Healthy Customers, Healthy Profits

Healthy Customers, Healthy Profits

HEALTHY EATS: Industry stars talked shop at the seminar, including George Naddaff (near right) of Knowfat Grille and Perry Crawley, Will Holt and Regynald Washington of ESPN Zone (below).

CONCERN: Dr. Elizabeth Sloan said a big driver of the health trend is Baby Boomers.

Anita Jones-Mueller

DO IT NOW: Elizabeth Pivonka (above) says your customers will expect you to offer more healthful menu items.

HOW DOES A GUY GO from operating 19-units of Kentucky Fried Chicken to masterminding the expansion of Boston Market to backing a concept called KnowFat Lifestyle Grille? By keeping his eyes on trends.

"You get ahead in this business by giving people what they want," explained George Naddaff to nearly 100 foodservice operators in Anaheim recently. "When the demand for takeout home-style meals grew because of hectic lifestyles, we introduced Boston Chicken (which later became Boston Market). Now there is an undeniable demand for better-for-you food. It's not a fad. It's here to stay," says Naddaff, the chairman-and co-c.e.o. of Knowfat Lifestyle Grille.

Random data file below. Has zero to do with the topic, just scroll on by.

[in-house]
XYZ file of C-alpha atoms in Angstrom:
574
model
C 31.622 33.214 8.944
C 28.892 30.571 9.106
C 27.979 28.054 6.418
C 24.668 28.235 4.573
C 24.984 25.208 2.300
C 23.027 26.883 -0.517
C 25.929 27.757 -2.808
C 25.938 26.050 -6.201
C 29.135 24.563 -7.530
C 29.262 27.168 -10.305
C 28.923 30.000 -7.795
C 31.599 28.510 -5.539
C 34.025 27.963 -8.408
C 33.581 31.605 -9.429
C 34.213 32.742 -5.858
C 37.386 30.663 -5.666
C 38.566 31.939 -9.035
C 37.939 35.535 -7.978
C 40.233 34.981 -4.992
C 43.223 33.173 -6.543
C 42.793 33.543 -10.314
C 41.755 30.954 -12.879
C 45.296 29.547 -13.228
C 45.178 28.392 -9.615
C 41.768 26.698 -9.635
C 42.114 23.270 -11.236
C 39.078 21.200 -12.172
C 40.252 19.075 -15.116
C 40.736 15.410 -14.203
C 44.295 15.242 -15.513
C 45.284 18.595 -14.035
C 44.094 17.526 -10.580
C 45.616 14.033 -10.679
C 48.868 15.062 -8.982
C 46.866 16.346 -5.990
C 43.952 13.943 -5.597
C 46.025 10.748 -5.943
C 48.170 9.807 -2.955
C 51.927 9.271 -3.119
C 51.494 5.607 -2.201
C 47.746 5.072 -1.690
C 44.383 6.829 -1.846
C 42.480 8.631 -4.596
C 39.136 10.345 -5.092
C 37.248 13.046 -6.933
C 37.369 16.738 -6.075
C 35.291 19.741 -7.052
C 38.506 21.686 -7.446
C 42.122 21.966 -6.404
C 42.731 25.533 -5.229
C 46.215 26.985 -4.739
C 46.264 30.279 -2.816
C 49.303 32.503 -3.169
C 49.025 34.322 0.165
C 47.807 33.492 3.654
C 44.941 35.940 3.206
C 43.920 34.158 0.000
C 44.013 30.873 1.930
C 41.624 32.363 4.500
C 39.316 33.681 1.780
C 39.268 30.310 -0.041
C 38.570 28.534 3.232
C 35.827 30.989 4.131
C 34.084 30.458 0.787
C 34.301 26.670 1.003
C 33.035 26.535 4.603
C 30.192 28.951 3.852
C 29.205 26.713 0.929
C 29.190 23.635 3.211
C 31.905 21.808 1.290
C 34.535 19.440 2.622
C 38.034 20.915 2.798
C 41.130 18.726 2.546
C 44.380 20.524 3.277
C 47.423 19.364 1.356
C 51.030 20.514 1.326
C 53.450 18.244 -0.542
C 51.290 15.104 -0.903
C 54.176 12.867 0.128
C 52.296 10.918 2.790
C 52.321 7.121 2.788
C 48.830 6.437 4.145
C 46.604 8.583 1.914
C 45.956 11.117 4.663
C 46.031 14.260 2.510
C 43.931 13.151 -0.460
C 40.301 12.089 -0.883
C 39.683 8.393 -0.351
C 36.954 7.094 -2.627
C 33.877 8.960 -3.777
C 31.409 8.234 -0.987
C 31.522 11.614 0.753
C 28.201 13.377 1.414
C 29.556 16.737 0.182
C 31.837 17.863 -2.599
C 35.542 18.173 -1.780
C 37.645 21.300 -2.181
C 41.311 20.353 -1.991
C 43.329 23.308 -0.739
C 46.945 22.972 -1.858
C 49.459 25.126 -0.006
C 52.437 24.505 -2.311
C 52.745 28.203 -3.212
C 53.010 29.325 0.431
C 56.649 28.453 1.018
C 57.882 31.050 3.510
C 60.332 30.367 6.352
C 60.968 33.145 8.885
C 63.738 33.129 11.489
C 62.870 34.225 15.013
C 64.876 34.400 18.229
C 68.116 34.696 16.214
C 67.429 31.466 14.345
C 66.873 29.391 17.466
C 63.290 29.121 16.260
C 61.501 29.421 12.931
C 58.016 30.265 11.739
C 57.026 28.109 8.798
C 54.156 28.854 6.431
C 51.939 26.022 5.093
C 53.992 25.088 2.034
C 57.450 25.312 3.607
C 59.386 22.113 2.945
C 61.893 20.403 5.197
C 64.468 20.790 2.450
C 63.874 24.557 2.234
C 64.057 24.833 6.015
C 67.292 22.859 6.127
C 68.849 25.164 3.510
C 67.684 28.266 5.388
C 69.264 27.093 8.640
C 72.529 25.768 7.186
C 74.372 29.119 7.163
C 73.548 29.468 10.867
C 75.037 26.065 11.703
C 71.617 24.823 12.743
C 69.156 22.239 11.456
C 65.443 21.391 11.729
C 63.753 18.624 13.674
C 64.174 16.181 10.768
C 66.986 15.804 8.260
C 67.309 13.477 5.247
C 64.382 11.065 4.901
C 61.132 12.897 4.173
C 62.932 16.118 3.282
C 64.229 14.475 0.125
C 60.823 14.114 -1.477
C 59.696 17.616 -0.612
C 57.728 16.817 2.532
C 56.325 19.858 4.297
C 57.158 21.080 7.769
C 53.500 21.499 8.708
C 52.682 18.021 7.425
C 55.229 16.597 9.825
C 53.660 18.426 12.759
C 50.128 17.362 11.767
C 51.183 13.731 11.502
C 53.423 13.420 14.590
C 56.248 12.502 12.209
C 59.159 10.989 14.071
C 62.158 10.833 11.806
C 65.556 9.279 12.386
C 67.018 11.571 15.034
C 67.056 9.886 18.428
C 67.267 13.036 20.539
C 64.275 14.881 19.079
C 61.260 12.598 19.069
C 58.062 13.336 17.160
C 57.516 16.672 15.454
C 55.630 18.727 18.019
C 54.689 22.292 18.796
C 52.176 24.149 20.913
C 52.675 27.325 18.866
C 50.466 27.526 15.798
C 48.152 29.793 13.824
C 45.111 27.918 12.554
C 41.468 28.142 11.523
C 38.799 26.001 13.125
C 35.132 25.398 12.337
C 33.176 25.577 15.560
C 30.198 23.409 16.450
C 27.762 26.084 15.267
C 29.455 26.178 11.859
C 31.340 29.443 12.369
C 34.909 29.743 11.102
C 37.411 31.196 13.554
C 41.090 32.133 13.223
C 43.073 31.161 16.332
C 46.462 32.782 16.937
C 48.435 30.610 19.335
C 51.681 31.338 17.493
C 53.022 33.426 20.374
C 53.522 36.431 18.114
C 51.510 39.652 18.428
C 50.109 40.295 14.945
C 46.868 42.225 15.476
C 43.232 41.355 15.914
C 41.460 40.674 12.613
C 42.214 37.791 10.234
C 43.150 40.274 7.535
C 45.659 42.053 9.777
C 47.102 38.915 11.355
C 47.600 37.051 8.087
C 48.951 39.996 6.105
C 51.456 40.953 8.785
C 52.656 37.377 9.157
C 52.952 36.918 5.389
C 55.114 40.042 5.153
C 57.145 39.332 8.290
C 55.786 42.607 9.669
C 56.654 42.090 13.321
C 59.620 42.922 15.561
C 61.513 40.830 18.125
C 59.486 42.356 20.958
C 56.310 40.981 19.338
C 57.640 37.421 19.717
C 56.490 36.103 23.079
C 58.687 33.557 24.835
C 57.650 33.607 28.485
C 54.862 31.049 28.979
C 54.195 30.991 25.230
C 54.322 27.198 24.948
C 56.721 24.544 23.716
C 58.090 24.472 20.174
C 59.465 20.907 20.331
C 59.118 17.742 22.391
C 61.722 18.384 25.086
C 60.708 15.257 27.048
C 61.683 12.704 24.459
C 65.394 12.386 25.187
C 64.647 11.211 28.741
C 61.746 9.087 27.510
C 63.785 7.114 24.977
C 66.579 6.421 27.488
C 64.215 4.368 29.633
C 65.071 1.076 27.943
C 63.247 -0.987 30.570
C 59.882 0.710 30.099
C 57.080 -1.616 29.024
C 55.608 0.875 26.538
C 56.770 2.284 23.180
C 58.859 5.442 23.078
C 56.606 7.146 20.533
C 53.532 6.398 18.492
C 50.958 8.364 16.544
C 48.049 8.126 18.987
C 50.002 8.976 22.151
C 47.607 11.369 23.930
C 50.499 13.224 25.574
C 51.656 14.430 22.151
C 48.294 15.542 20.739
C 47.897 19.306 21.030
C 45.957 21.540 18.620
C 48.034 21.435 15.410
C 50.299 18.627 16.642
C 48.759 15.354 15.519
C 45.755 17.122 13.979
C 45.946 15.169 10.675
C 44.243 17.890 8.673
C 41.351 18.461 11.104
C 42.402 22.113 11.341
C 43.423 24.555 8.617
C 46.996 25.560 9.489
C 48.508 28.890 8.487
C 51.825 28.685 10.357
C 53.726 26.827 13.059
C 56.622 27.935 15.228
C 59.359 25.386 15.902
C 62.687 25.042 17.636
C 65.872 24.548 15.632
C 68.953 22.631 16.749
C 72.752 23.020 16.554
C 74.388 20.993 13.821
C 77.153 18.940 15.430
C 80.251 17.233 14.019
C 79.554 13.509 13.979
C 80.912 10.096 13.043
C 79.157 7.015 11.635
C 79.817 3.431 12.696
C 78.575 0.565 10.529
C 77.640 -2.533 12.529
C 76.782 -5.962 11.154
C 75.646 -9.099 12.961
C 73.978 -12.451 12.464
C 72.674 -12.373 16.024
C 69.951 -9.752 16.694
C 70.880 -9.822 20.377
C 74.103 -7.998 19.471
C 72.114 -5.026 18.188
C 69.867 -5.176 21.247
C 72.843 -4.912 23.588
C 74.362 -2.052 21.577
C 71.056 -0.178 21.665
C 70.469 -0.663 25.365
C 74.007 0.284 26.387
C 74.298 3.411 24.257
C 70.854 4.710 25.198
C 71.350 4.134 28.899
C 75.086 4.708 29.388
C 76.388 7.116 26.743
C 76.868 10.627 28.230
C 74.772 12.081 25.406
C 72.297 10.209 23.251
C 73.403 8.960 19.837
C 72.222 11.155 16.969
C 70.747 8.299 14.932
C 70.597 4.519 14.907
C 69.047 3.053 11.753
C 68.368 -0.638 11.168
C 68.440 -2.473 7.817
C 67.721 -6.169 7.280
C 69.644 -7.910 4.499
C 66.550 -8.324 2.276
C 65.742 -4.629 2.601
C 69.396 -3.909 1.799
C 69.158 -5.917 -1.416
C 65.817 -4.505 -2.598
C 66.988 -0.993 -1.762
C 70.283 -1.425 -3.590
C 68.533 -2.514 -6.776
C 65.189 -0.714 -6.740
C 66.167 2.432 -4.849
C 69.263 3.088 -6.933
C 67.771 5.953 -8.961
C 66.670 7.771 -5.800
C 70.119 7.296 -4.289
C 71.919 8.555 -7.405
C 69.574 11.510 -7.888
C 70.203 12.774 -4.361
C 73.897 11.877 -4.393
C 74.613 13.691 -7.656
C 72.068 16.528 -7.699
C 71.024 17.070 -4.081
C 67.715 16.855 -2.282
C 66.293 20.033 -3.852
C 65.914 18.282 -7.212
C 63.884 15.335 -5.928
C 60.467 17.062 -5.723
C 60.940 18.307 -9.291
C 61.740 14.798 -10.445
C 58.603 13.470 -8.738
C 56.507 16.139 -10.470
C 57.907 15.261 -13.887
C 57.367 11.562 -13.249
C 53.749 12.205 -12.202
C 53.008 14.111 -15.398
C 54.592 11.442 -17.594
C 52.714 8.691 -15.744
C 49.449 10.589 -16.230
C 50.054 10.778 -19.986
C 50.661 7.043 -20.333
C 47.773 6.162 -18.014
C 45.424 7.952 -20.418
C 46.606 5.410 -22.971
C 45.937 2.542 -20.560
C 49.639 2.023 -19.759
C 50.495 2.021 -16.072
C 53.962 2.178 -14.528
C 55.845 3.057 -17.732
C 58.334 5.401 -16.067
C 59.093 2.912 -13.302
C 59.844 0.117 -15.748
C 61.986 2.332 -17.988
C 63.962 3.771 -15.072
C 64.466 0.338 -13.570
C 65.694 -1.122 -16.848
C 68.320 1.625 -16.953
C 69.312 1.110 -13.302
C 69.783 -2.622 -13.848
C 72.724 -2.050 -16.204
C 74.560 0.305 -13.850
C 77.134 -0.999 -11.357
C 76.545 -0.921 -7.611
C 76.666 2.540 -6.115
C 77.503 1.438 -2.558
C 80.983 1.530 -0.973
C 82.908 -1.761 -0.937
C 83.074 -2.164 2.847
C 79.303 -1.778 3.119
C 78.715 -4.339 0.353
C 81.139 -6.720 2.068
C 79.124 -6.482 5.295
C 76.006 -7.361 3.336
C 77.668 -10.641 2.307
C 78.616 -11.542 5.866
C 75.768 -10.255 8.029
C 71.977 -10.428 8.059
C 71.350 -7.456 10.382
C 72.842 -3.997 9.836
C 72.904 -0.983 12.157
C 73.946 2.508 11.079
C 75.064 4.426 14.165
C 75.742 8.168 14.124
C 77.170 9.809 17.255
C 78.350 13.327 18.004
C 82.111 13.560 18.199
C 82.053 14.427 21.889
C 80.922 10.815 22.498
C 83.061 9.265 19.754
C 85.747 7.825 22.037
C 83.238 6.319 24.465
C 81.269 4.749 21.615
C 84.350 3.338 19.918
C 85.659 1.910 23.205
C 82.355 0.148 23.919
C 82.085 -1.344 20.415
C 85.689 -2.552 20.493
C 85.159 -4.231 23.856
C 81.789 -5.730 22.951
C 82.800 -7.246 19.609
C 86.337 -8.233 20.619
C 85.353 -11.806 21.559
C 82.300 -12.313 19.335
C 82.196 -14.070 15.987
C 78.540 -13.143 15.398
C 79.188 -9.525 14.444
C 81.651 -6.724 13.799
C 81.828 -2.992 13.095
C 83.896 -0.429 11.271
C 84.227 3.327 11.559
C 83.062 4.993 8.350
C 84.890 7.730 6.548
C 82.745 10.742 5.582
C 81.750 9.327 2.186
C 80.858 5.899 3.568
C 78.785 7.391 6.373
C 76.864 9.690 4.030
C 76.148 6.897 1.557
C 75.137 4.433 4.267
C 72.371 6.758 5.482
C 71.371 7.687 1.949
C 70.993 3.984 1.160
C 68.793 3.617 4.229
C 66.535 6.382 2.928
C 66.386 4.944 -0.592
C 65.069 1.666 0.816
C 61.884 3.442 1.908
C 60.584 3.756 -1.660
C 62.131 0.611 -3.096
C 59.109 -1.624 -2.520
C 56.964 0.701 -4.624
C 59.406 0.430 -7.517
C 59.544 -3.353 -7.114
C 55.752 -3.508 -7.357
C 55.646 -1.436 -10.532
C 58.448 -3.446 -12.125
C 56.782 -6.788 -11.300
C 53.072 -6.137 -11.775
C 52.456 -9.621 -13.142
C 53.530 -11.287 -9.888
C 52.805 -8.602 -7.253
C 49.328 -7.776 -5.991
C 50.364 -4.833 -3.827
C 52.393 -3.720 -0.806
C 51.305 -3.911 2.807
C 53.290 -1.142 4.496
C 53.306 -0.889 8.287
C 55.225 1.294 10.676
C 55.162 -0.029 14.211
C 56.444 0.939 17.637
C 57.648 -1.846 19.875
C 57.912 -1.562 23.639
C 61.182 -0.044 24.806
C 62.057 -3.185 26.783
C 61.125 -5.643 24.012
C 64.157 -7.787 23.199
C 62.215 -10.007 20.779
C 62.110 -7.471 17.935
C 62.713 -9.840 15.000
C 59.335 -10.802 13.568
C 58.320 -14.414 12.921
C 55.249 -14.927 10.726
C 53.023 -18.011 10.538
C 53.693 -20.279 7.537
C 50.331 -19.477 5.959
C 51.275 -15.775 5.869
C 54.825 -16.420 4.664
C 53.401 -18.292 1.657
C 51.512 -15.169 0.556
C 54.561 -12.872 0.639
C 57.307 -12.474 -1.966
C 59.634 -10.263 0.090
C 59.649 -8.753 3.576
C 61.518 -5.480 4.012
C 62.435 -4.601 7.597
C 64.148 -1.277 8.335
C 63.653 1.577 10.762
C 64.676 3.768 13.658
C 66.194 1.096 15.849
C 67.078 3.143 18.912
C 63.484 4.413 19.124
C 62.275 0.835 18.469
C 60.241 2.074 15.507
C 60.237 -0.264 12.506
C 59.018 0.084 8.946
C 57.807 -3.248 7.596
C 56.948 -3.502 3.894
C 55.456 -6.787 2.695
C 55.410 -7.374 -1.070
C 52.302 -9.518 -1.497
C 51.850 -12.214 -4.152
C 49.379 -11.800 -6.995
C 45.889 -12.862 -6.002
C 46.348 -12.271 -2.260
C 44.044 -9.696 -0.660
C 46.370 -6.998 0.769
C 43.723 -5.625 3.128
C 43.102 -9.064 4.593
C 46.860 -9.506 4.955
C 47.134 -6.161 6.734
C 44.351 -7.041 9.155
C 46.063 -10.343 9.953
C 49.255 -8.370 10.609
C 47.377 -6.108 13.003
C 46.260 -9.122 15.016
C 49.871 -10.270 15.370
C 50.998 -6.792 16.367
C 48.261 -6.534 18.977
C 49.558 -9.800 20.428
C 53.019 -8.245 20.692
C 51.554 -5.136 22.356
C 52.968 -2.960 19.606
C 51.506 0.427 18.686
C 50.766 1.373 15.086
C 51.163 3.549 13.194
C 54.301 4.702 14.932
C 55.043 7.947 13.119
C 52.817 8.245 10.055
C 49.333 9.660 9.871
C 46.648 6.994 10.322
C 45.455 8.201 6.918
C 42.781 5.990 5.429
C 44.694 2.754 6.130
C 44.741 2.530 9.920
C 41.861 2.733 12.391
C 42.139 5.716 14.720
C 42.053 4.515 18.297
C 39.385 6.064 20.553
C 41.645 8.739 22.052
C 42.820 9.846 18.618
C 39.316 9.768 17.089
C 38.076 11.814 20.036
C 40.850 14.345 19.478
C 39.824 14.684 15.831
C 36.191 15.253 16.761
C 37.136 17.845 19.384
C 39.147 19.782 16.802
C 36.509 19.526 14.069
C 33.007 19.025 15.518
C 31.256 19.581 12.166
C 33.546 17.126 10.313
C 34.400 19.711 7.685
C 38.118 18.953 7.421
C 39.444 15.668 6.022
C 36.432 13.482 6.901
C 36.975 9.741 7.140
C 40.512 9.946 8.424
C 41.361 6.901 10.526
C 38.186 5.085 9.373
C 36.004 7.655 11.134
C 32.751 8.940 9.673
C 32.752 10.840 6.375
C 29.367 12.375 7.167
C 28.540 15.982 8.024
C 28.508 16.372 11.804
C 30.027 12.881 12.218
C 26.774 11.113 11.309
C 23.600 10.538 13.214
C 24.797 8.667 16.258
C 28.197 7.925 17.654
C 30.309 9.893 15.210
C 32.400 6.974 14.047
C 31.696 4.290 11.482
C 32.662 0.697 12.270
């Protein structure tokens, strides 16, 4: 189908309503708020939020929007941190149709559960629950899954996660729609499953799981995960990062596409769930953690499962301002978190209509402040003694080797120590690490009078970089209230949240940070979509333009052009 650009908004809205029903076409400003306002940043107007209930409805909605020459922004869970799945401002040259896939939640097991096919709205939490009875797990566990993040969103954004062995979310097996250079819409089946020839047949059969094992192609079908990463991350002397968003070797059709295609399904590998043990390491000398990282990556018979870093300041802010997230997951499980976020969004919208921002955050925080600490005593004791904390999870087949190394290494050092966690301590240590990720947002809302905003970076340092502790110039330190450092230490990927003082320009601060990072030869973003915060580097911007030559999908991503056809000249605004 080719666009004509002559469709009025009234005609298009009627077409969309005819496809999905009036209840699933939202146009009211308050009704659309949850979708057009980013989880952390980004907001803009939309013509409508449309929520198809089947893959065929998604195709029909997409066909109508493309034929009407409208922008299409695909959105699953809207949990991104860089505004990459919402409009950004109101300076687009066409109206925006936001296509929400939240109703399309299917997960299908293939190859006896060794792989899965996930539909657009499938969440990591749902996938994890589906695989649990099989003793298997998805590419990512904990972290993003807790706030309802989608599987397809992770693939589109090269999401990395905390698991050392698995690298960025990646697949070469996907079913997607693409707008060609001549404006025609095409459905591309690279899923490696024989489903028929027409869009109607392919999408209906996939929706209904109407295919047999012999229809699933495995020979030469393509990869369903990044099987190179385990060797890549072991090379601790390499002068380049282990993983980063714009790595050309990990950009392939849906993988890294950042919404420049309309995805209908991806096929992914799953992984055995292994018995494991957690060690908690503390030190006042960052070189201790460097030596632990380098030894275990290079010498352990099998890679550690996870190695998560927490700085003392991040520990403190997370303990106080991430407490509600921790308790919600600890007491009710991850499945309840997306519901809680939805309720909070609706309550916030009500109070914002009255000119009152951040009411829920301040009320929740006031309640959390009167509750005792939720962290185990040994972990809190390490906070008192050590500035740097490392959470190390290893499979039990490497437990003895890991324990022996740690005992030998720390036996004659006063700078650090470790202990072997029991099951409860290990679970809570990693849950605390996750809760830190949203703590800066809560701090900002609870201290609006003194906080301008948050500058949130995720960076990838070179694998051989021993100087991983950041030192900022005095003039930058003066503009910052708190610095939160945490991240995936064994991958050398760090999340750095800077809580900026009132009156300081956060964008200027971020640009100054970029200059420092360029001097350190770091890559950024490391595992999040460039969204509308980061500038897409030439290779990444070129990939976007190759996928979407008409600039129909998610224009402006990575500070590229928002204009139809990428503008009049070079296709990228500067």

Naddaff and several other industry experts, including folks from co-sponsor Produce For Better Health Foundation, urged attendees at the Healthy Customers, Healthy Profits Seminar to embrace what may be the most important trend foodservice will face for years to come. Success for many in the future could hinge on how well they embrace the growing consumer movement to eat better, more healthful food.

RH Editor Mike Sanson put the issue in perspective. "Make no mistake, we understand that you are in the business of feeding customers for profit. But we are convinced that you can offer healthful food and make money doing it."